No, we are not talking about everyone’s favorite piece of silverware. Think of it as a fork in the road. The path you were walking down now diverges into two (or more) different paths forward.
Blockchains exist because networks of computers run the same software that follows the same set of rules. The code that makes up this software on a public blockchain is open-source, meaning anyone can copy it and make any changes they want.
If groups of nodes are running different software or there are inconsistencies in the record of transactions, it can cause the blockchain to fork.
Blockchains collectively maintain a record of all the transactions conducted on the network. The most common type of fork occurs when multiple blocks have the same block height.
This can happen when multiple new valid blocks are found and confirmed during times of high transaction volume. Groups of nodes would temporarily have different copies of the blockchain ledger. In proof-of-work consensus models, the longest chain will always win, so the network will ultimately return to a global consensus. The transactions contained in the shorter chain will return to the mempool to be added to a future block.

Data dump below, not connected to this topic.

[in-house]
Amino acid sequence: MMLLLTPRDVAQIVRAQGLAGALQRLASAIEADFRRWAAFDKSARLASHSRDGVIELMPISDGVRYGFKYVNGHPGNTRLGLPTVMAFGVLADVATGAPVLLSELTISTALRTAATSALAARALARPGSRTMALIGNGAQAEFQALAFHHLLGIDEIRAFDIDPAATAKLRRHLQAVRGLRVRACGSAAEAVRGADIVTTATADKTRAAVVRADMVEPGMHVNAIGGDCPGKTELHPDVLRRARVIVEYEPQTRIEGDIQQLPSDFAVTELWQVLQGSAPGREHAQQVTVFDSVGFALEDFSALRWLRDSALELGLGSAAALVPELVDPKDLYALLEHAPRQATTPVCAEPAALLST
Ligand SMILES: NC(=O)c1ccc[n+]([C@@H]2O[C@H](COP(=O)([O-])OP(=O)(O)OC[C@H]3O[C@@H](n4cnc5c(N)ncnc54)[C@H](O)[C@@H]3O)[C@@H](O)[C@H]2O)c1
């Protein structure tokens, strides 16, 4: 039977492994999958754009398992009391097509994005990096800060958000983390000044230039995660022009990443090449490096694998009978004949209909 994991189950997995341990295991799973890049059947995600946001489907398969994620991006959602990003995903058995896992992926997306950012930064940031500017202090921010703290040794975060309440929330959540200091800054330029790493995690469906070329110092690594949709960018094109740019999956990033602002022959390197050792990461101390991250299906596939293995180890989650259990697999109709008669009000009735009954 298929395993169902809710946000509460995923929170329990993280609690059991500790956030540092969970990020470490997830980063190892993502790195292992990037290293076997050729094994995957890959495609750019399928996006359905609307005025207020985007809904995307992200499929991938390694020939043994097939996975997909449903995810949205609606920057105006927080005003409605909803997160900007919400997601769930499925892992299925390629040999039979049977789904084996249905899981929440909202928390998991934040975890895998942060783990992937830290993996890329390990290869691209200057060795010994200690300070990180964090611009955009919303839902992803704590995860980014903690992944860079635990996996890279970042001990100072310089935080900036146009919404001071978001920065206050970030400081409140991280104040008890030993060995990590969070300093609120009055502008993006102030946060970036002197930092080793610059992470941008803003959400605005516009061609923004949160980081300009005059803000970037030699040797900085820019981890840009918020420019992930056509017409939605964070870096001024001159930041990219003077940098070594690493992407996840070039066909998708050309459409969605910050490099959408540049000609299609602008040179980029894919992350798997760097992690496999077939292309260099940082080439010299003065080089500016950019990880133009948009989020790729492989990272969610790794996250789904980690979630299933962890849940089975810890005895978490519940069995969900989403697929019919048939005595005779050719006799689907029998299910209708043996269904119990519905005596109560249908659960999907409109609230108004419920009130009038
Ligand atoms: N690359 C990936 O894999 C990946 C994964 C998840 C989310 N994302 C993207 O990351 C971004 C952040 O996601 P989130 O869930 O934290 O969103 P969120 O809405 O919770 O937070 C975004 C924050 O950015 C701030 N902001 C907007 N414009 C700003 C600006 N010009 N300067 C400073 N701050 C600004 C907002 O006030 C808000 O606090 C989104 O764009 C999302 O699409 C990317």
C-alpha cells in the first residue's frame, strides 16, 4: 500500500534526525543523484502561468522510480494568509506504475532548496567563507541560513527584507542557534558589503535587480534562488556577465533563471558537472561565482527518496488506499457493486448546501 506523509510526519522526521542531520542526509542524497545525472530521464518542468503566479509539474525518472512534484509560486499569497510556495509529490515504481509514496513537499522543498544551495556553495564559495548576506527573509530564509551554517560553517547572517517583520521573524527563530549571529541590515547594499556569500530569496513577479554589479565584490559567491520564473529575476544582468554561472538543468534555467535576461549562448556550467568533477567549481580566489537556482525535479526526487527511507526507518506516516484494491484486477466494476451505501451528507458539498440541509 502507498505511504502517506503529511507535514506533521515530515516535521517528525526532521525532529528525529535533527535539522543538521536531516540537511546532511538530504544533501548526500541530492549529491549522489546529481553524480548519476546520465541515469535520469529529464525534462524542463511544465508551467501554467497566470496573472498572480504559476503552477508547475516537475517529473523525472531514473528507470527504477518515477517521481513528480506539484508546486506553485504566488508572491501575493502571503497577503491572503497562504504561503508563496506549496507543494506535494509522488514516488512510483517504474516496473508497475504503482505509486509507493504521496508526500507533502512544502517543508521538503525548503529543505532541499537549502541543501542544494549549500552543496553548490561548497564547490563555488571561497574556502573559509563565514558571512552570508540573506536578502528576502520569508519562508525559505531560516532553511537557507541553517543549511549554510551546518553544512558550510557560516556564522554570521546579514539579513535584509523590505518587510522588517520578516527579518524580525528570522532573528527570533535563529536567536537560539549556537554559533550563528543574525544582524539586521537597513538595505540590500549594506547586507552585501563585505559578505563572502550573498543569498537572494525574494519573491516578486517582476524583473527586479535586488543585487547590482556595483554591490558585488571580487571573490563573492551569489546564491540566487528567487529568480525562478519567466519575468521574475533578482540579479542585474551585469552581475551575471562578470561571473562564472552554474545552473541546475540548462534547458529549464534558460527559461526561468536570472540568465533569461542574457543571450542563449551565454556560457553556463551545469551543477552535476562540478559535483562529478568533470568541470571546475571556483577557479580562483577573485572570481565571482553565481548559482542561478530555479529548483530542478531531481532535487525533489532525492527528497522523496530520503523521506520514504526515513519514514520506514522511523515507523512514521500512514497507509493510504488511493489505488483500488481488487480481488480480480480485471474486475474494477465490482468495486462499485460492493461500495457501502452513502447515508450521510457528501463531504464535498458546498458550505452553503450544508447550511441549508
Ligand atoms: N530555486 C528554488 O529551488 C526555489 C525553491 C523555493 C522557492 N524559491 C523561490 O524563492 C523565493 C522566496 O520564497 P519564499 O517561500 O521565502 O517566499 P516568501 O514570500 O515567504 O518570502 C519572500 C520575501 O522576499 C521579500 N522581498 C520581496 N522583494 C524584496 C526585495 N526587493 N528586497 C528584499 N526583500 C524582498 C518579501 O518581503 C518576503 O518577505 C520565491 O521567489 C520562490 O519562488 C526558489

While most forks are temporary, software upgrades to the network or changes in the protocol can result in a permanent fork.
A type of upgrade which is backward compatible with nodes running older versions of the software. Even if only some of the nodes chose to run the upgraded version of the software they can still interact with and maintain consensus on the network. Soft Forks do not create a new path so there is no new blockchain or currency.
A software upgrade or change that forces nodes on the network to upgrade or results in a permanent split in the network. In this case, the upgraded nodes are not backward compatible and cannot interact with older nodes.
If nodes are running the old version of the software, they will end up with their own version of blockchain data, completely separate from the nodes that upgraded. This situation results in the creation of two separate networks.